Georgios Petropoulos, of the UN humanitarian agency in Rafah, said aid workers do not have supplies to help people settle in new locations.

“We simply have no tents, no blankets, no bedding,” he said.

The World Food Program said the food to be distributed in southern Gaza would run out by Saturday, Petropoulos said, another challenge as parts of Gaza face what the World Food Program chief described as “Total famine.” Aid groups said fuel would soon run out, forcing hospitals to halt vital operations.

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Fierce battles also took place in northern Gaza, where Hajjari said the Air Force was launching air strikes. Palestinians in Jabalia, Beit Lahia and surrounding areas were told to leave for shelters in western Gaza City, and were warned that Israel would strike with “great force.”

Northern Gaza was the first target of the Israeli ground offensive that began after Hamas and other militants attacked southern Israel on October 7, killing about 1,200 people, most of them civilians, and taking 250 others hostage. They still hold about 100 prisoners and the remains of more than 30. Hamas said on Saturday that hostage Nadav Popplewell died after being wounded in an Israeli air strike a month ago, but did not provide any evidence.

Israeli bombing and ground attacks led to the deaths of more than 34,800 Palestinians, most of them women and children, according to the Gaza Ministry of Health, which does not distinguish between civilians and combatants in its numbers. Israel blames Hamas for civilian casualties, and accuses it of being present in densely populated residential areas.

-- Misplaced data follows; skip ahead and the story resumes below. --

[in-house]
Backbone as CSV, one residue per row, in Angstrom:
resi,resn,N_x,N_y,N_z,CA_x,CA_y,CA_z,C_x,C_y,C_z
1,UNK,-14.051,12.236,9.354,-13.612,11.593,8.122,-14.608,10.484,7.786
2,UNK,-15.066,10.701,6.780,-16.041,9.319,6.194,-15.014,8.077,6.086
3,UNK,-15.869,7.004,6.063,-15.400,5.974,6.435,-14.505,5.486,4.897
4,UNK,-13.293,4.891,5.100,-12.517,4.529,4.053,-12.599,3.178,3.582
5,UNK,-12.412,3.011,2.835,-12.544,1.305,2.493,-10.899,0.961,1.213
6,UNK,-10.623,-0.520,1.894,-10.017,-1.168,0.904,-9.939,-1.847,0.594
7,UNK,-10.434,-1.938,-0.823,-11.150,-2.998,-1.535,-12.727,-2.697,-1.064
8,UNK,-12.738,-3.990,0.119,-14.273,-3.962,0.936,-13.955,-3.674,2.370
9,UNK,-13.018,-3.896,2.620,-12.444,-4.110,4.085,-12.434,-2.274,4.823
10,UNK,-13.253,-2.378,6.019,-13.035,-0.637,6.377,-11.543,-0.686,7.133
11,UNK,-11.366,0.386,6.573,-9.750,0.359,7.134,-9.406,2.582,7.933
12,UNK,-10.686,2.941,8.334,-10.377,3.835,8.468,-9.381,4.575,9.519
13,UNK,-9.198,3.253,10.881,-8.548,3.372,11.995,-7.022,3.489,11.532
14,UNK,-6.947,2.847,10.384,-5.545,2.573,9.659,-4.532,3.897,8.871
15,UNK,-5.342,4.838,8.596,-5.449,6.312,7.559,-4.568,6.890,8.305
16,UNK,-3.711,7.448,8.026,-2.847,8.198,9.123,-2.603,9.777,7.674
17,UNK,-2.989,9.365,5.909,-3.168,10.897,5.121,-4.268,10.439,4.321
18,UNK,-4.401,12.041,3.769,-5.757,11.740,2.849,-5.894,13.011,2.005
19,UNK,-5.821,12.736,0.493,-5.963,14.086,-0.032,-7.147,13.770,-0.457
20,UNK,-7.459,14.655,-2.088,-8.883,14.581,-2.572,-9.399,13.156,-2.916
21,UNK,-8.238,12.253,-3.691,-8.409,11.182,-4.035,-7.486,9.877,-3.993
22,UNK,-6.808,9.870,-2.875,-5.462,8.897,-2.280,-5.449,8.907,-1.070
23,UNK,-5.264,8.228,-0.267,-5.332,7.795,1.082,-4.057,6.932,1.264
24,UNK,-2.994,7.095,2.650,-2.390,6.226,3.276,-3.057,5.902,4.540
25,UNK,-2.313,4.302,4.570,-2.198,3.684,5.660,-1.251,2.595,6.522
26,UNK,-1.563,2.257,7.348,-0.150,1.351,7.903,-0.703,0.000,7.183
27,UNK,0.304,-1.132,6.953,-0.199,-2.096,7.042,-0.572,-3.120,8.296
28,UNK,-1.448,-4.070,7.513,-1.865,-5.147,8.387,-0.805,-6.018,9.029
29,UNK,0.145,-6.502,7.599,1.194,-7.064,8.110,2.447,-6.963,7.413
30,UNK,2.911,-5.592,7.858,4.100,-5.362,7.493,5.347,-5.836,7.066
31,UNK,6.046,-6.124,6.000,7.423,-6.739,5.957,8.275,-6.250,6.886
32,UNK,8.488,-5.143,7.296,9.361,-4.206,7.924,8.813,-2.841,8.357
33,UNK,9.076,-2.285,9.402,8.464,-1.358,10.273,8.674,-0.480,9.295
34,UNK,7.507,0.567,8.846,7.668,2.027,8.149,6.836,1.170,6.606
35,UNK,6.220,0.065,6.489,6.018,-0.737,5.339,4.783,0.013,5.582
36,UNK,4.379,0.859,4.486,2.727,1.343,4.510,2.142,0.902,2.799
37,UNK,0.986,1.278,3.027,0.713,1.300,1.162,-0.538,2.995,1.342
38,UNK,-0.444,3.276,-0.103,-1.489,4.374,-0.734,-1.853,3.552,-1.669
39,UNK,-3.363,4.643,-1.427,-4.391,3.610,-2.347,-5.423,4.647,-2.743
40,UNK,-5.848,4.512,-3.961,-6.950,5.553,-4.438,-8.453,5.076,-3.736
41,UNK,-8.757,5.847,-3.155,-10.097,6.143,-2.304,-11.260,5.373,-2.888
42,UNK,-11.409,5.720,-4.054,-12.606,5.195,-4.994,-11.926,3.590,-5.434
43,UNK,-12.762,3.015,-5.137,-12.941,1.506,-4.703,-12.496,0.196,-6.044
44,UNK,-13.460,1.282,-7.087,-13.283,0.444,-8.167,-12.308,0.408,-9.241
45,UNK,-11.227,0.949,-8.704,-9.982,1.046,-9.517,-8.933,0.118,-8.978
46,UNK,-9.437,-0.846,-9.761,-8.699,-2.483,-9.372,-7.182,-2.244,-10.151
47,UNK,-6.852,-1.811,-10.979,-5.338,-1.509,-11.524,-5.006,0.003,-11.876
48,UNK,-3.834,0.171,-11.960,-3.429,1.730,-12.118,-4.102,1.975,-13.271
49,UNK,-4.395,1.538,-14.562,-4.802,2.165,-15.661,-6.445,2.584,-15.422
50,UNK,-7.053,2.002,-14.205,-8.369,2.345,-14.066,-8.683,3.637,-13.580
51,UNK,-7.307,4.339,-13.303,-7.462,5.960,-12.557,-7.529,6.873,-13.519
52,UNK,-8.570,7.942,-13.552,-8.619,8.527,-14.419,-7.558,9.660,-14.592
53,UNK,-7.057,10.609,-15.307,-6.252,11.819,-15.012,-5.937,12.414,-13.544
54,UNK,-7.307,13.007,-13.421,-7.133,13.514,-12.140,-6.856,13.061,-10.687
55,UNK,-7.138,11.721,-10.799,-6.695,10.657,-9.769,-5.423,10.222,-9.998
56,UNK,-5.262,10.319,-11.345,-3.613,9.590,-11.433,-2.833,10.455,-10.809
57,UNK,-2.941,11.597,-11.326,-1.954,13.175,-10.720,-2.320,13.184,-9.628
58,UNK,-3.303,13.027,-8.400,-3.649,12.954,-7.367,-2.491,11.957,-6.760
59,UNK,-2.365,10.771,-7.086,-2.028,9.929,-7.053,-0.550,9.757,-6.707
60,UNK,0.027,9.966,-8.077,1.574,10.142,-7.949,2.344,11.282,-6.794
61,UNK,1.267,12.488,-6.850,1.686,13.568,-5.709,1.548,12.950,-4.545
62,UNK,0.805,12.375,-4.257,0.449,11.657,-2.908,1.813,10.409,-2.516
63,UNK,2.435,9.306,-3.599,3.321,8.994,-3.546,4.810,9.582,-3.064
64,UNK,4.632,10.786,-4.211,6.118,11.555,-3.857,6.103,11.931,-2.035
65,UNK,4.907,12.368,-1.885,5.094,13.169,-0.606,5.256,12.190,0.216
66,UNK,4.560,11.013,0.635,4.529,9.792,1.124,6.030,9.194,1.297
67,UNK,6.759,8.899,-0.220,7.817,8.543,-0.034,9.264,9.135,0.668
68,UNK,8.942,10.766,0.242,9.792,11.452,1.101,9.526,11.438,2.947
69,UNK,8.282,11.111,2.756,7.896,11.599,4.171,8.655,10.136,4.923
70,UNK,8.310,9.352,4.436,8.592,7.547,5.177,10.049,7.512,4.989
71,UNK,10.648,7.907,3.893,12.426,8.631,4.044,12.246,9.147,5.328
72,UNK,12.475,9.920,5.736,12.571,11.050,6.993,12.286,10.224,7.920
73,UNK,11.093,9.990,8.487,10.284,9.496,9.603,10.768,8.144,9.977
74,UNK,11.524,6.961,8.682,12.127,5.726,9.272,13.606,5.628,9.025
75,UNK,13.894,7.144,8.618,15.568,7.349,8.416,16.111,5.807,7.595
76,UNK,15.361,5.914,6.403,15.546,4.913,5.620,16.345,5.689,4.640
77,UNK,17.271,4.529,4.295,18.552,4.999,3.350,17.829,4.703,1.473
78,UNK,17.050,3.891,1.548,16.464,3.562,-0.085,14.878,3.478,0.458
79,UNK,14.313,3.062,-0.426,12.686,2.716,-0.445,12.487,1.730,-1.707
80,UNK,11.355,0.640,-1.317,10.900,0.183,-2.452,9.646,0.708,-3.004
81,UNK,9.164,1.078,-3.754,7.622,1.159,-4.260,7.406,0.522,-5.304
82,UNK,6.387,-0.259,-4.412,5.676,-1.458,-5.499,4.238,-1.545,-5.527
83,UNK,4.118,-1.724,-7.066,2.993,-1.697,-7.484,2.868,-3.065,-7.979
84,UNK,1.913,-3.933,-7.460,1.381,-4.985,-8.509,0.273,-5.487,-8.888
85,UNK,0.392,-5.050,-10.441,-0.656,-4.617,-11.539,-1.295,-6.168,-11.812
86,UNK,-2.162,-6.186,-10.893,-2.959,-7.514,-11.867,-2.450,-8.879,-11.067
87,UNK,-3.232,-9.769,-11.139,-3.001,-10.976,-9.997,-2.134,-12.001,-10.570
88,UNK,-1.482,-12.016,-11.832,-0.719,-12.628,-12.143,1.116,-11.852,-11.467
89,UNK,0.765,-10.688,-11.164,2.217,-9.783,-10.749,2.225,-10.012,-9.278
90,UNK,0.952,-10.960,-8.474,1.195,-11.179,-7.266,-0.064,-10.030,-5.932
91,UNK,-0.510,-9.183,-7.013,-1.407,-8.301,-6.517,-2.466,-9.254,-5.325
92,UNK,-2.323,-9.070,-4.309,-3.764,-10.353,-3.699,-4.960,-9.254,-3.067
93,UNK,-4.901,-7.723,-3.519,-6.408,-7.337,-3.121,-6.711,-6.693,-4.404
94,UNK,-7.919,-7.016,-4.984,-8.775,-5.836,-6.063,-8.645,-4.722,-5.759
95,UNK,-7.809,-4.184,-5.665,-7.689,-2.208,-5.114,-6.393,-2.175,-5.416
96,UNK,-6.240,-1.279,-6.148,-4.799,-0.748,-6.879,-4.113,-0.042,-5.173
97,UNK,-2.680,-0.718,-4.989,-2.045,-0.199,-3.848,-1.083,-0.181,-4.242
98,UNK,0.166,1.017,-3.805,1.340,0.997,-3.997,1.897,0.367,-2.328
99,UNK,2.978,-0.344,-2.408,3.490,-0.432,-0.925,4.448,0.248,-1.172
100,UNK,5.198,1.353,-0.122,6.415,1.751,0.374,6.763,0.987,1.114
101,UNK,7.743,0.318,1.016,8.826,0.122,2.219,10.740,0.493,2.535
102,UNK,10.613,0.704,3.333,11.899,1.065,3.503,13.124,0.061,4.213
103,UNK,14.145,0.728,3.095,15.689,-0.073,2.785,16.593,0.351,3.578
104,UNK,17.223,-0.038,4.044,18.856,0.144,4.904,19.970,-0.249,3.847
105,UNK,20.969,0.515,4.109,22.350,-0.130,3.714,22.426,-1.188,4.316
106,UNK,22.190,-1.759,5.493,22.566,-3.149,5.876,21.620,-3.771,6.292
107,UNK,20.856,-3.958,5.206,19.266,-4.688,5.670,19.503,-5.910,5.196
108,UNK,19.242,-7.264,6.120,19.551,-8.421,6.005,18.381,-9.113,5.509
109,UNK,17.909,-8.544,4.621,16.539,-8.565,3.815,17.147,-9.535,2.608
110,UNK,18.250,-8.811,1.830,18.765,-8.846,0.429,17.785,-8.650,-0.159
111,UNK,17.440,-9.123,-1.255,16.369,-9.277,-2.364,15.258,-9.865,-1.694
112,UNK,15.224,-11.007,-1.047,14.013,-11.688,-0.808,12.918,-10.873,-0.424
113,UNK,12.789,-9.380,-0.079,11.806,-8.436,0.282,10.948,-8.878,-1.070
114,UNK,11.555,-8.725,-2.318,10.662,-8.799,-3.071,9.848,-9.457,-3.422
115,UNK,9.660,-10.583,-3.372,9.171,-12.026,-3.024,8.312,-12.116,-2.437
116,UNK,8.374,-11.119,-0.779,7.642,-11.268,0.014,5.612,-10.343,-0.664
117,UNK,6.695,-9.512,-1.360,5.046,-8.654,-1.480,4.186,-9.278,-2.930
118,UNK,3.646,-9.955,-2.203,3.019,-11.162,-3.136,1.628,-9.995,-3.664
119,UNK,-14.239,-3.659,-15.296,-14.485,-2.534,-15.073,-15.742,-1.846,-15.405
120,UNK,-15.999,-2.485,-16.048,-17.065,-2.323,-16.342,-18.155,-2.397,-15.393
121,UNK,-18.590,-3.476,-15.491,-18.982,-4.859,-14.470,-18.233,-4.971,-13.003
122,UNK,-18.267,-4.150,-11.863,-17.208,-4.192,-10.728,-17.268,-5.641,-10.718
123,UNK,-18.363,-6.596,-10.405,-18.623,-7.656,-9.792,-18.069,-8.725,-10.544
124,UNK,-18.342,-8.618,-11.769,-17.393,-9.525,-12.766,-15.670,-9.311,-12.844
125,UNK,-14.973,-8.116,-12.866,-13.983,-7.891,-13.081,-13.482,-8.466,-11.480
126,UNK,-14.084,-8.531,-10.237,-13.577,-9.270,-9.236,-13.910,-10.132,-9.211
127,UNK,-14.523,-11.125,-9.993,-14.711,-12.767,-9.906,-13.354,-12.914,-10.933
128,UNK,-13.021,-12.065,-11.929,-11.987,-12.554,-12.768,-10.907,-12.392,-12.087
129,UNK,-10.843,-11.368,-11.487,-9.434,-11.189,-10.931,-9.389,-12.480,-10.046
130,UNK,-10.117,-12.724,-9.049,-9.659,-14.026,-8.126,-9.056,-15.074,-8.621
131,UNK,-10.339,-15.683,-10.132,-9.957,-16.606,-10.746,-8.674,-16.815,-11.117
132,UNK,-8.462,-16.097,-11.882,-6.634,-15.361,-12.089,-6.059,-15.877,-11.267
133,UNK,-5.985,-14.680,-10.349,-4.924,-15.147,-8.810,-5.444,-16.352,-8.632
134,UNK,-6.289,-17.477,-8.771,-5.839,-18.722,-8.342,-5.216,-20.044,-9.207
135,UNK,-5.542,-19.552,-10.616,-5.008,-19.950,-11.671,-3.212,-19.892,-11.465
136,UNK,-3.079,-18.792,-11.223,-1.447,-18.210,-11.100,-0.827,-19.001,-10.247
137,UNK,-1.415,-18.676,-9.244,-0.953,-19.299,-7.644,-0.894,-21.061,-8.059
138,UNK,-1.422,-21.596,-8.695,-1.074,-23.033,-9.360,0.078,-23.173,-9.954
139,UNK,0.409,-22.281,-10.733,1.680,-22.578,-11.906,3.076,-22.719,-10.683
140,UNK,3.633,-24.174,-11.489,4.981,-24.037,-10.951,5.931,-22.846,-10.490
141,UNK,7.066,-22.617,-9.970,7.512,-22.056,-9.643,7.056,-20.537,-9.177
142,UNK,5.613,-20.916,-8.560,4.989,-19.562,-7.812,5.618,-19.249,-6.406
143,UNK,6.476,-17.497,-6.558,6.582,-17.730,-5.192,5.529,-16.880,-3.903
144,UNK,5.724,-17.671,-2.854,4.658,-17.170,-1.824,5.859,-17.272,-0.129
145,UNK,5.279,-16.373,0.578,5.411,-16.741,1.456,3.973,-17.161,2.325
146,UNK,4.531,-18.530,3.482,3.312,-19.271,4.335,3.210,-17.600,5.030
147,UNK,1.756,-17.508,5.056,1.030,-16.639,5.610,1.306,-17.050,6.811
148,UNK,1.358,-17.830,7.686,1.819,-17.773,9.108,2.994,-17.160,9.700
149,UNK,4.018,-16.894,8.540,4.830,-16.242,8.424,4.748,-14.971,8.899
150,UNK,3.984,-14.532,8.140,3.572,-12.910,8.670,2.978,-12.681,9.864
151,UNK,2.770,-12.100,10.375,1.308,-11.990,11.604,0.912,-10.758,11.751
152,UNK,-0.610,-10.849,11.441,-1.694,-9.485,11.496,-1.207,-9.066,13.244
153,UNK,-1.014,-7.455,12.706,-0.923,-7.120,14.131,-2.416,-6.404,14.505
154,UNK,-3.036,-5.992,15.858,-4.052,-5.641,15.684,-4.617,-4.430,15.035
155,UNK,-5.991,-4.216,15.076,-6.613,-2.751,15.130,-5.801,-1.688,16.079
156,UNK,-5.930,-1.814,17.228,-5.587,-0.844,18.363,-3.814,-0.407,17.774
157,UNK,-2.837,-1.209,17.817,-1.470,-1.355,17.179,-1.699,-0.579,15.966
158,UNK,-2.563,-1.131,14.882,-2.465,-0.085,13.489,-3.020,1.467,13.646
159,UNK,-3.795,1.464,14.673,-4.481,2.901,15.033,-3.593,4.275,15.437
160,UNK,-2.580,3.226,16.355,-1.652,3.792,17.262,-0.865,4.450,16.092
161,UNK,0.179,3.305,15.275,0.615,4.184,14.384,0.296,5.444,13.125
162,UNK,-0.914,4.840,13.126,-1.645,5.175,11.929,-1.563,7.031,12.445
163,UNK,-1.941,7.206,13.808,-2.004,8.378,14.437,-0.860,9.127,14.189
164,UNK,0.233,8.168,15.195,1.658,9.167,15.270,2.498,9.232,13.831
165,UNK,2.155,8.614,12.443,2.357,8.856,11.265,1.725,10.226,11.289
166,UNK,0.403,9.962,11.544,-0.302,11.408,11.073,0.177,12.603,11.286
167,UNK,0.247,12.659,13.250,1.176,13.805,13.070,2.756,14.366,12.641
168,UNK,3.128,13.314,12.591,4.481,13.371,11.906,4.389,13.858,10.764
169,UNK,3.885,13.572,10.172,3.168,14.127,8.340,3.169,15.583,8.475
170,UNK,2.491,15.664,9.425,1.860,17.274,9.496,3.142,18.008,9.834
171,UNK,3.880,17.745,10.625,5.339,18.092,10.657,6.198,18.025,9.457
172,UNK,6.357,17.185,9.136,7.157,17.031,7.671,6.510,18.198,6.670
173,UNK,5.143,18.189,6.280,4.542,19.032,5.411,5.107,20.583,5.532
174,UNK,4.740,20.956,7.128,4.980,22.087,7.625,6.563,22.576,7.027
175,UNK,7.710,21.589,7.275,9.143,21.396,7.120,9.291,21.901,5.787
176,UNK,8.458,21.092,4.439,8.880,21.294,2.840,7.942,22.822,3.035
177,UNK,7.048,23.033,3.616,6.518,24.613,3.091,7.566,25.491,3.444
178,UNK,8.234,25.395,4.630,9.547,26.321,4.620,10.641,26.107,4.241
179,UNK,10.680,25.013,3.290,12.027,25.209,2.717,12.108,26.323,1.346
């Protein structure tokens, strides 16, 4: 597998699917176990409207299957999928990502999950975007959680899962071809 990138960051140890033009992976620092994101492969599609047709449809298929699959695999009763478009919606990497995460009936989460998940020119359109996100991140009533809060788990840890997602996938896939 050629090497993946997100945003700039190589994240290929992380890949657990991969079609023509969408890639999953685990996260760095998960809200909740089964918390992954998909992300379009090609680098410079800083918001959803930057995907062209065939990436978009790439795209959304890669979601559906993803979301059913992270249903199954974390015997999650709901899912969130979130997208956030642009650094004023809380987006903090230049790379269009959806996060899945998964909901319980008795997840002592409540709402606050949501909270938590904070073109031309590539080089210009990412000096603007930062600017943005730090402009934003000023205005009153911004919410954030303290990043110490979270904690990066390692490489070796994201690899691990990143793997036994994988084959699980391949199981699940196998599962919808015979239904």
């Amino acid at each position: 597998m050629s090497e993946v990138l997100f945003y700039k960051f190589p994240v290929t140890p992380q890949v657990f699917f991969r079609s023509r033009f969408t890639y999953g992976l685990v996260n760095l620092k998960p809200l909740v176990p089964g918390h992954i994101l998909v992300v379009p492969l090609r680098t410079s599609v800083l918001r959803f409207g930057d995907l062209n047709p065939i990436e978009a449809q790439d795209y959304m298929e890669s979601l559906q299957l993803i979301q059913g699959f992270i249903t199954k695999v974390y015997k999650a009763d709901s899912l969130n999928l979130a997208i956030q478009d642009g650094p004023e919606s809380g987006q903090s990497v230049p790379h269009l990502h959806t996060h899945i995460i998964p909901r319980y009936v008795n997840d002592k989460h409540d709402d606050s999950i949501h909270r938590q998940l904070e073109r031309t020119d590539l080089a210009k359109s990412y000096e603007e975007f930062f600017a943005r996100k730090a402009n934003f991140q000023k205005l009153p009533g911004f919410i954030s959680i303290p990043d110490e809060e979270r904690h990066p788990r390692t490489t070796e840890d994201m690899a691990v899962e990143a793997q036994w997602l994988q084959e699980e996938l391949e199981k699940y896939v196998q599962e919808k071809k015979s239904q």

Civilian authorities in Gaza provided more details about the mass graves that the Ministry of Health announced earlier in Al-Shifa Hospital, the largest in northern Gaza and which was the target of a previous Israeli attack. Authorities said most of the 80 bodies of patients died due to lack of care. The Israeli army said, “Any attempt to blame Israel for burying civilians in mass graves is completely false.”

At least 19 people, including eight women and eight children, were killed overnight in central Gaza in air strikes that hit Al-Zawaida, Al-Maghazi and Deir Al-Balah, according to Al-Aqsa Martyrs Hospital and an AP journalist who counted the bodies.

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“Children, what is the fault of the children who died?” A relative said. A woman hit one of the children in the face who was lying on the ground.

Another round of ceasefire talks in Cairo earlier this week ended without a breakthrough, after Israel rejected the agreement, which Hamas said it had accepted.

Tens of thousands of people attended the latest anti-government protest in Israel on Saturday evening amid mounting pressure on Netanyahu to reach an agreement.

Demonstrator Kobi Ishaqi said: “I believe that the (Rafah) operation is not intended for hostages and is not intended for killing Hamas, but rather is intended for one thing only, which is to save the government.”


Sam Madanek reported from Tel Aviv and Sami Magdy from Cairo. Jack Jeffrey contributed to this story from Jerusalem.